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The West has history all right—great volumes of the stuff full of dates, and dynasties, revolutions, conquests, genocides, technological breakthroughs, and political movements. Almost by definition history is written, and if it’s not we have to add the word “oral.”

But in a funny way, what we in the West lack is a past—at least what Dilman Dila or Unathi Magubeni mean by a past, one that you can taste or feel in your bones, a past that you still inhabit.

There was recently a kerfuffle over supposed ageism at a major US convention. Older writers like myself were kind of asked to accept that we might not be needed on panels (which didn’t seem to me to be unreasonable). The partner of one of those involved was said to have written, “the past is evil.”

I have no idea if that phrase was actually written—it was a Facebook argument. But the phrase does sum up one extreme end of a tendency that sees the past as something to move beyond. The past is wrong, bad, misinformed, superstitious, unadvanced. It is something in ourselves to be worked through and overcome.

Alongside history, there is the Future, with travel to the stars and brain downloads. Embedded in that somewhere is an unscientific faith in science, and which in its unexamined heart regards scientific results as being truer than other kinds of knowledge.

It seems to me that Afrofuturism has recently been redefined to be both more African, and as something that has its roots in the past.

As Nnedi Okorafor says in her TED Talk, “African science fiction’s blood runs deep and it’s old and it’s ready to come forth.”


In chapter twelve: two writers who live in Grahamstown: Samuel Kolawole and Stacy Hardy.

Geoff Ryman is Senior Lecturer in School of Arts, Languages and Cultures at the University of Manchester. He is a writer of short stories and novels, and science fiction and literary fiction. His work has won numerous awards including the John W. Campbell Memorial Award, the Arthur C. Clarke Award (twice), the James Tiptree Jr. Memorial Award, the Philip K. Dick Award, the British Science Fiction Association Award (twice), and the Canadian Sunburst Award (twice). In 2012 he won a Nebula Award for his Nigeria-set novelette "What We Found." His story "Capitalism in the 22nd Century" is part of Stories for Chip, edited by Bill Campbell and Nisi Shawl and published by Rosarium.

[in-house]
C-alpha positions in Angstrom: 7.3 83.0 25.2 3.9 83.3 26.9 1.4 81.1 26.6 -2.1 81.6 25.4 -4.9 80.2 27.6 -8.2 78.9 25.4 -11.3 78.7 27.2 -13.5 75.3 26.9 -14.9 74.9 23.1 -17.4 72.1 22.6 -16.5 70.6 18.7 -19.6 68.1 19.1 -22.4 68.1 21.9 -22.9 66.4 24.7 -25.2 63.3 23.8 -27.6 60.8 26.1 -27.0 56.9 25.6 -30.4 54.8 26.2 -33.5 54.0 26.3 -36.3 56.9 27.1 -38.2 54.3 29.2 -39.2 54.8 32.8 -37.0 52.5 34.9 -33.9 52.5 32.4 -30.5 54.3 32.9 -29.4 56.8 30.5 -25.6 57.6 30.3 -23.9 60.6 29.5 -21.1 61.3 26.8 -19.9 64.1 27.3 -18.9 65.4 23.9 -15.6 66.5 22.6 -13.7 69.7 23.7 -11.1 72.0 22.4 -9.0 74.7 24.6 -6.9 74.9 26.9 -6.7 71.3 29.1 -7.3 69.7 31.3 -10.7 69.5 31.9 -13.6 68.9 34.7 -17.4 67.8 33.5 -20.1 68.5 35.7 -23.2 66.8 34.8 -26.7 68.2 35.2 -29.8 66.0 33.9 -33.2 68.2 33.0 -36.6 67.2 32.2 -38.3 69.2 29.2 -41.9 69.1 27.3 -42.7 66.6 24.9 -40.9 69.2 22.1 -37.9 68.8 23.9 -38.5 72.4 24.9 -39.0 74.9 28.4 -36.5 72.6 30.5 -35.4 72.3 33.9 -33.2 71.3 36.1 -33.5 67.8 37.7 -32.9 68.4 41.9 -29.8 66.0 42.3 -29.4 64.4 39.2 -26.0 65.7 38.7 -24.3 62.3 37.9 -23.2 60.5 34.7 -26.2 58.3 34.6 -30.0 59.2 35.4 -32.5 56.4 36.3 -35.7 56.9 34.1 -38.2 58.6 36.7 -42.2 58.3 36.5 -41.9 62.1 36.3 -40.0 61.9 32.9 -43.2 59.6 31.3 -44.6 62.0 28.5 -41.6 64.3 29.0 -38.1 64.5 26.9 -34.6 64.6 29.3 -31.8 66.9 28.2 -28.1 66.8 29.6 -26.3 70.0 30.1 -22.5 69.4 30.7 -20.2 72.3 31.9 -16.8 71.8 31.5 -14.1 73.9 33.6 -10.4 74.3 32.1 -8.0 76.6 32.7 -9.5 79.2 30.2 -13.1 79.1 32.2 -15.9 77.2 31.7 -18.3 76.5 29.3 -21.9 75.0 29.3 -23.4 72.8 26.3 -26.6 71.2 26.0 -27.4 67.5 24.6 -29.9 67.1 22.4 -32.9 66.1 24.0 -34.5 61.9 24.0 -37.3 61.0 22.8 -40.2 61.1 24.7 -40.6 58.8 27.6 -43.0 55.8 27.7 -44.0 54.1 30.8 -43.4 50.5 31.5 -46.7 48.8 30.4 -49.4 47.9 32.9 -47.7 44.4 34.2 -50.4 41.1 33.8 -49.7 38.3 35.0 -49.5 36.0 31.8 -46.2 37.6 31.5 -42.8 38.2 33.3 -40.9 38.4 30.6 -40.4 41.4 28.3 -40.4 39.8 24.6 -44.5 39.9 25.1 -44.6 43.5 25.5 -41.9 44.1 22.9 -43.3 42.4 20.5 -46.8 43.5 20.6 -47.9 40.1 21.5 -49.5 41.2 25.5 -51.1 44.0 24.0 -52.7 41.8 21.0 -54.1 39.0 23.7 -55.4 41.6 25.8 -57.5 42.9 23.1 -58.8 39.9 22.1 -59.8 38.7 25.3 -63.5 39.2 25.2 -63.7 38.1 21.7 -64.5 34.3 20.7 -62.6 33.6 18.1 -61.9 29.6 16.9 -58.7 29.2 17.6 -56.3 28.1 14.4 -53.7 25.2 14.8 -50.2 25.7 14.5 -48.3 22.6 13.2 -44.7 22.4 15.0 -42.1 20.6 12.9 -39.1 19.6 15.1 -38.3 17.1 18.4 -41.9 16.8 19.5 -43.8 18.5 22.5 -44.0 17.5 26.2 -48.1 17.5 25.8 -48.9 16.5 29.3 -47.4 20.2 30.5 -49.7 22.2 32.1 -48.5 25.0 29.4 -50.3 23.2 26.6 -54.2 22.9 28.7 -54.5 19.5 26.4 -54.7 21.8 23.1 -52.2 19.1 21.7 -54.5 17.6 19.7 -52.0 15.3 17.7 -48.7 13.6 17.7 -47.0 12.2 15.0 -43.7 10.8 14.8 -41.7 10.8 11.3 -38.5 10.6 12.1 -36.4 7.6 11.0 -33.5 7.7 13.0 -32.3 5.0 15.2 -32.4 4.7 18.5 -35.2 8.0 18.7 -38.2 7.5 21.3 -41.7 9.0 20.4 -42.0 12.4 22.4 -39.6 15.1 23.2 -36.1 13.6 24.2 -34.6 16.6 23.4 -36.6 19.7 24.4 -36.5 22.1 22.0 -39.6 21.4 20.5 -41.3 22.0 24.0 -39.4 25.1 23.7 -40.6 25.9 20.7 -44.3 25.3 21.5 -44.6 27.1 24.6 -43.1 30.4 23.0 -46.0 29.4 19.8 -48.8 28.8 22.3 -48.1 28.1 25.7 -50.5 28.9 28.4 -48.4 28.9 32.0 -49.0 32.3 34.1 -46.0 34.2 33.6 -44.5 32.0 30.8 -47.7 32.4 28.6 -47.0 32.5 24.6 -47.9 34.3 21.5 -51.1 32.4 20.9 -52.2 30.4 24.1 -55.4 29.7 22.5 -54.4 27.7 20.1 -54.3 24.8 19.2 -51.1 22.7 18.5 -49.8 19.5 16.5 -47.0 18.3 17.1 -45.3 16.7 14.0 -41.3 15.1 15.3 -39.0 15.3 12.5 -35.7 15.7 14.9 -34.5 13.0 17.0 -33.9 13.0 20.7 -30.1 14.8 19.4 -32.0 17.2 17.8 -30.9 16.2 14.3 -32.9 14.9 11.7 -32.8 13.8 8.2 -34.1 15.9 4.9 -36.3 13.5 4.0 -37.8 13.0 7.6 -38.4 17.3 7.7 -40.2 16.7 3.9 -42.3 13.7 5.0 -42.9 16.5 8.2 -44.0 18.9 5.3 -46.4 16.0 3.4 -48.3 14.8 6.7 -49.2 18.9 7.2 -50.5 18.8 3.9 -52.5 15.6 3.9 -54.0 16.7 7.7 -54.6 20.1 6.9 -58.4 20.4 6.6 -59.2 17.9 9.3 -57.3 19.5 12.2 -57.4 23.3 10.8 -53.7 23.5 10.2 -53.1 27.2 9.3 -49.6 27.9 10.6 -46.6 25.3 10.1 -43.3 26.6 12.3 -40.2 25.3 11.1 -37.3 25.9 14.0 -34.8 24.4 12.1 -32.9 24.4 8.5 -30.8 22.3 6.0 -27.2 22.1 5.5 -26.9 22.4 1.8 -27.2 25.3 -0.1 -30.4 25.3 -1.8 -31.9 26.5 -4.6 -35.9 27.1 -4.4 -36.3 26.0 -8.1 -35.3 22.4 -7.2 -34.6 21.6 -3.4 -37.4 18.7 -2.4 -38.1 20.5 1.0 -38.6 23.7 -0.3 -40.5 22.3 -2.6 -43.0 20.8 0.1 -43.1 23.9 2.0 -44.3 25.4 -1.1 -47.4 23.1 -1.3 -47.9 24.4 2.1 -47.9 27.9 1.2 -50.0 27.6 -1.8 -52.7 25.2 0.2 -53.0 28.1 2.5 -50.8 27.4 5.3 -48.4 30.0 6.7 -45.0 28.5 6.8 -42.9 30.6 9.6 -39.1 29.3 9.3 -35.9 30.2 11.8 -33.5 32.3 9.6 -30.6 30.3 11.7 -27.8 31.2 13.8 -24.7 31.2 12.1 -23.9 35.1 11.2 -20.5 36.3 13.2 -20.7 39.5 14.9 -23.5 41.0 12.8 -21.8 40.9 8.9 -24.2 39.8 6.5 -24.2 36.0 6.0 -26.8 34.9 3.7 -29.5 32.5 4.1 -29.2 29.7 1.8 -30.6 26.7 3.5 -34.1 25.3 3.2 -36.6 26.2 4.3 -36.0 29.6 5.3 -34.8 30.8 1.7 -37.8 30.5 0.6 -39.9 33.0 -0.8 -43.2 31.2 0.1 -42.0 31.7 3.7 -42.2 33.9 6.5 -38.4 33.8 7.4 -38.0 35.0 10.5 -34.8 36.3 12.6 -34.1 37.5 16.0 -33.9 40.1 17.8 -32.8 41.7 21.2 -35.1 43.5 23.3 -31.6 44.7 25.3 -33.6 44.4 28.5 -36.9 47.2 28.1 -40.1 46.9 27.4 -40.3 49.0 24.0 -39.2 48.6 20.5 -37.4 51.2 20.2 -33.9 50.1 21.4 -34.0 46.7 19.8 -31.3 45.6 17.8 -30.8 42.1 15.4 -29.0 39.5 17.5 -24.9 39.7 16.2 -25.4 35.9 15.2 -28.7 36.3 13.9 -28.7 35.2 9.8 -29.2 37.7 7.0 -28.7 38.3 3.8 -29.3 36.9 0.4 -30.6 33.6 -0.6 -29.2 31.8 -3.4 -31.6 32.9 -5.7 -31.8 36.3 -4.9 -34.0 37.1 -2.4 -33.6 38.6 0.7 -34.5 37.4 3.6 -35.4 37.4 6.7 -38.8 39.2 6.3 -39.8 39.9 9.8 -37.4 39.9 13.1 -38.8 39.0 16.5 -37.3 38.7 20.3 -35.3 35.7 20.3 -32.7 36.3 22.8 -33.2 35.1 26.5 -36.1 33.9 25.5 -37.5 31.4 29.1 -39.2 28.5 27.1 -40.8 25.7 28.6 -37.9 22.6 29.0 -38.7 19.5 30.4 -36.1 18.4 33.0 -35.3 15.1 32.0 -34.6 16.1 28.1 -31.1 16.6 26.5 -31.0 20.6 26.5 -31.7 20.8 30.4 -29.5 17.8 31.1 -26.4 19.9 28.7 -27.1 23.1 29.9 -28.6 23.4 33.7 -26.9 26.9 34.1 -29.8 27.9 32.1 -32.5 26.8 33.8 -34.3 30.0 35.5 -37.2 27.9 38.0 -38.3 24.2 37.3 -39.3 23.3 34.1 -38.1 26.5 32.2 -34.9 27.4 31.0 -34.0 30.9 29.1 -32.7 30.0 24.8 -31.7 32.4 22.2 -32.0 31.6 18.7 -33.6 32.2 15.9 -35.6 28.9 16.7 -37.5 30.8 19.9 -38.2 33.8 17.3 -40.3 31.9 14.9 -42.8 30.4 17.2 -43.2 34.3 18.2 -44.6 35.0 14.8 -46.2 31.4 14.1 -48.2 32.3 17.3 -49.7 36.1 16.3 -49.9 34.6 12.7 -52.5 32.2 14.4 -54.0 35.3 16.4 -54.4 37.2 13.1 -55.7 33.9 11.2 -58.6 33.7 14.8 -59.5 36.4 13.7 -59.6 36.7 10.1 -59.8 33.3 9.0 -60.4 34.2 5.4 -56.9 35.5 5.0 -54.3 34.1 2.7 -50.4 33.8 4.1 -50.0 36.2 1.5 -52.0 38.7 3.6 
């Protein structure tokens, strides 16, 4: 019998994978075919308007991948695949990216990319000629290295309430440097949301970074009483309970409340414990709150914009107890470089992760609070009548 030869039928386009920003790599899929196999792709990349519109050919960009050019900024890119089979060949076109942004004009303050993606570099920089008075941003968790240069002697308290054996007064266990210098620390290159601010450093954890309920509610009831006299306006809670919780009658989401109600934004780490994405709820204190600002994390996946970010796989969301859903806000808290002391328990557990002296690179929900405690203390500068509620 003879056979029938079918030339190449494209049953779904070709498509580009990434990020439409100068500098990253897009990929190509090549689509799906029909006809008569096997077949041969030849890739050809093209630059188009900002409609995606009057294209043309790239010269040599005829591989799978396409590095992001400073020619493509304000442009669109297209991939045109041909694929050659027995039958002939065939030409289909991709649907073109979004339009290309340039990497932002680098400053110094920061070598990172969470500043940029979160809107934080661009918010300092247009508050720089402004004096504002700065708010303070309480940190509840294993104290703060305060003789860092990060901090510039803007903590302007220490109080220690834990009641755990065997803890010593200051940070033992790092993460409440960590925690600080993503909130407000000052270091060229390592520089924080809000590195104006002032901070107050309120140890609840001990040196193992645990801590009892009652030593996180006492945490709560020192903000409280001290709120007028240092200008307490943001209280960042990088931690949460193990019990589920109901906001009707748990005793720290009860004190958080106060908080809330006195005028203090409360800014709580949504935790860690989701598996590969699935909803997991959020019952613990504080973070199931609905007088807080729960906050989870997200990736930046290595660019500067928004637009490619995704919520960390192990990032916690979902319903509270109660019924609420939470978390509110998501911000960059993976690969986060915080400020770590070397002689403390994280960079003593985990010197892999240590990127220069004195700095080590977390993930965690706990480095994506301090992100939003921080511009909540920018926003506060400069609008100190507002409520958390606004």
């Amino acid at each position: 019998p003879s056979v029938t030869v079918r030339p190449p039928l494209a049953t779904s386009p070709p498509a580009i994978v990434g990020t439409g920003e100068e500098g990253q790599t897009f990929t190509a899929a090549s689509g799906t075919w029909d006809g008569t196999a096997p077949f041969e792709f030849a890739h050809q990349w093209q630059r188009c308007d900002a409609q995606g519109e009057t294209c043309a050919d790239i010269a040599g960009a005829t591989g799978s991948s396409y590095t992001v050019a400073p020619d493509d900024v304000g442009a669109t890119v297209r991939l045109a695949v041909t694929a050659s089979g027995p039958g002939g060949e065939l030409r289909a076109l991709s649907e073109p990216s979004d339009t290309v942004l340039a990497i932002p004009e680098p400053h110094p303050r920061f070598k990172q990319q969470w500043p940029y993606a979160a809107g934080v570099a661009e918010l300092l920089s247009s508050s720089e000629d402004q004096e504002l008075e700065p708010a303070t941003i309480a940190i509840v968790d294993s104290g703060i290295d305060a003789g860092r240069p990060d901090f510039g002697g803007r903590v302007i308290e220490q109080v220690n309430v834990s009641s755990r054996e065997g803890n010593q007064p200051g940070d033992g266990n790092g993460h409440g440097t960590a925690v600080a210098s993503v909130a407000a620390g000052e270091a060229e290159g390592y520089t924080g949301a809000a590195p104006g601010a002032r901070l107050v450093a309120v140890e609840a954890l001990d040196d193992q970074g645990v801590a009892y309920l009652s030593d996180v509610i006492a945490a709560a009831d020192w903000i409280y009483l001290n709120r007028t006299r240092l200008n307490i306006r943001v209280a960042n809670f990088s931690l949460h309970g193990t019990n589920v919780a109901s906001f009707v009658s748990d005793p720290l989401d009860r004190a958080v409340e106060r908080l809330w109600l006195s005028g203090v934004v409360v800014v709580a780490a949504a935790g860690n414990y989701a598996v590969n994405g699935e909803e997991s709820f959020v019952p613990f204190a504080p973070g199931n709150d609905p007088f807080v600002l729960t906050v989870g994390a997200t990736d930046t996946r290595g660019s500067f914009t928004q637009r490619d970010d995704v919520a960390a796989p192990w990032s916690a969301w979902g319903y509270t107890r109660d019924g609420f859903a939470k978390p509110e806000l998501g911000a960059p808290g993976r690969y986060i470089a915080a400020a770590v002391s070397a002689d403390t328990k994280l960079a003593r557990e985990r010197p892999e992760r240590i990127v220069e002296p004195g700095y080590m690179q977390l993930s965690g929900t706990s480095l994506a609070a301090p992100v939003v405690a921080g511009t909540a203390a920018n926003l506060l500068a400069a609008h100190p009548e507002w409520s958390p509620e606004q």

Current Issue
29 Nov 2021

It is perhaps fitting, therefore, that our donor's choice special issue for 2021 is titled—simply—Friendship.
The year before this, the girls at school had called her Little Lila .
Pictures of me that day are kept in the ship’s files, sent back to Earth to be used in my captors’ eventual war crimes tribunals.
Perhaps a new urban system of star navigation is needed
This world, covered in spectral ebullience, was tied together by bows of light
Are you a good witch / or a bad witch? / as if there’s an answer earned, inscribed in bubbles reflecting an inverse crown.
When does the pursuit of pure thought, pure idealism, pure escapism become detrimental?
Issue 22 Nov 2021
Issue 15 Nov 2021
By: Madeline Grigg
Podcast read by: Ciro Faienza
Issue 8 Nov 2021
By: Allison Parrish
Podcast read by: Ciro Faienza
Issue 1 Nov 2021
By: Liam Corley
Podcast read by: Ciro Faienza
Podcast read by: Liam Corley
Issue 25 Oct 2021
Strange Horizons
Issue 18 Oct 2021
By: K. Ceres Wright
Podcast read by: Ciro Faienza
Issue 11 Oct 2021
By: Lisabelle Tay
Podcast read by: Kat Kourbeti
Issue 4 Oct 2021
By: Anthony Okpunor
Podcast read by: Ciro Faienza
Issue 2 Oct 2021
Podcast: Fund Drive 2021 Poetry 
By: Michael Meyerhofer
By: Wale Ayinla
Podcast read by: Michael Meyerhofer
Podcast read by: Ciro Faienza
29 Sep 2021
Opening to fiction submissions for the month of November!
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